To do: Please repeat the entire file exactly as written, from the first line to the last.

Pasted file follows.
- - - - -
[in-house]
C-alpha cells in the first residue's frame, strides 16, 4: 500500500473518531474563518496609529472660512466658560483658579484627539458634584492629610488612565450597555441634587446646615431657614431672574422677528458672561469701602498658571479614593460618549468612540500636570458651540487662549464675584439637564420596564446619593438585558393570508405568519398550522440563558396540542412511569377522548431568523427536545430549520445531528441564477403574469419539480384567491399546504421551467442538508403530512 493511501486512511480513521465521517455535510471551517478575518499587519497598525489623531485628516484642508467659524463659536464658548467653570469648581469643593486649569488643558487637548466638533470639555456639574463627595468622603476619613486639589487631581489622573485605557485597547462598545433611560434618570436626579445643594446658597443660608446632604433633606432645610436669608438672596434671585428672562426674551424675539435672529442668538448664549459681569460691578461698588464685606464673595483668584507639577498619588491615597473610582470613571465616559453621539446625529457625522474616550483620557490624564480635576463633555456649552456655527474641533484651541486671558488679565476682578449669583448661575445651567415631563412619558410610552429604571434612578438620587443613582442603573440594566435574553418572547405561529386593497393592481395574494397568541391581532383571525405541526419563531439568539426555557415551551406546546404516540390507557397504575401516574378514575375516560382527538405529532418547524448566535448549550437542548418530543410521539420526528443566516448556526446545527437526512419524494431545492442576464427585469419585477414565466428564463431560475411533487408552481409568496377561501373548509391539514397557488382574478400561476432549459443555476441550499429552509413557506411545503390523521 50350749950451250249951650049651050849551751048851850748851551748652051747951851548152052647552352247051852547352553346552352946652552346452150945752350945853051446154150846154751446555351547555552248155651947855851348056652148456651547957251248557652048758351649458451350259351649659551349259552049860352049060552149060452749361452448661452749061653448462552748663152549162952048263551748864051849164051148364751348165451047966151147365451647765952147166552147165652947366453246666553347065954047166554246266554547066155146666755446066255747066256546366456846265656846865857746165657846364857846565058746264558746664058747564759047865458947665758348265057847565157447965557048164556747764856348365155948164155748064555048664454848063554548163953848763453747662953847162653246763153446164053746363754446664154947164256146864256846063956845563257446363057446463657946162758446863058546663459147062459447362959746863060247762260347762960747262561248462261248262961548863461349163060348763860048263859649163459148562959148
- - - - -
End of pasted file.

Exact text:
[in-house]
C-alpha cells in the first residue's frame, strides 16, 4: 500500500473518531474563518496609529472660512466658560483658579484627539458634584492629610488612565450597555441634587446646615431657614431672574422677528458672561469701602498658571479614593460618549468612540500636570458651540487662549464675584439637564420596564446619593438585558393570508405568519398550522440563558396540542412511569377522548431568523427536545430549520445531528441564477403574469419539480384567491399546504421551467442538508403530512 493511501486512511480513521465521517455535510471551517478575518499587519497598525489623531485628516484642508467659524463659536464658548467653570469648581469643593486649569488643558487637548466638533470639555456639574463627595468622603476619613486639589487631581489622573485605557485597547462598545433611560434618570436626579445643594446658597443660608446632604433633606432645610436669608438672596434671585428672562426674551424675539435672529442668538448664549459681569460691578461698588464685606464673595483668584507639577498619588491615597473610582470613571465616559453621539446625529457625522474616550483620557490624564480635576463633555456649552456655527474641533484651541486671558488679565476682578449669583448661575445651567415631563412619558410610552429604571434612578438620587443613582442603573440594566435574553418572547405561529386593497393592481395574494397568541391581532383571525405541526419563531439568539426555557415551551406546546404516540390507557397504575401516574378514575375516560382527538405529532418547524448566535448549550437542548418530543410521539420526528443566516448556526446545527437526512419524494431545492442576464427585469419585477414565466428564463431560475411533487408552481409568496377561501373548509391539514397557488382574478400561476432549459443555476441550499429552509413557506411545503390523521 50350749950451250249951650049651050849551751048851850748851551748652051747951851548152052647552352247051852547352553346552352946652552346452150945752350945853051446154150846154751446555351547555552248155651947855851348056652148456651547957251248557652048758351649458451350259351649659551349259552049860352049060552149060452749361452448661452749061653448462552748663152549162952048263551748864051849164051148364751348165451047966151147365451647765952147166552147165652947366453246666553347065954047166554246266554547066155146666755446066255747066256546366456846265656846865857746165657846364857846565058746264558746664058747564759047865458947665758348265057847565157447965557048164556747764856348365155948164155748064555048664454848063554548163953848763453747662953847162653246763153446164053746363754446664154947164256146864256846063956845563257446363057446463657946162758446863058546663459147062459447362959746863060247762260347762960747262561248462261248262961548863461349163060348763860048263859649163459148562959148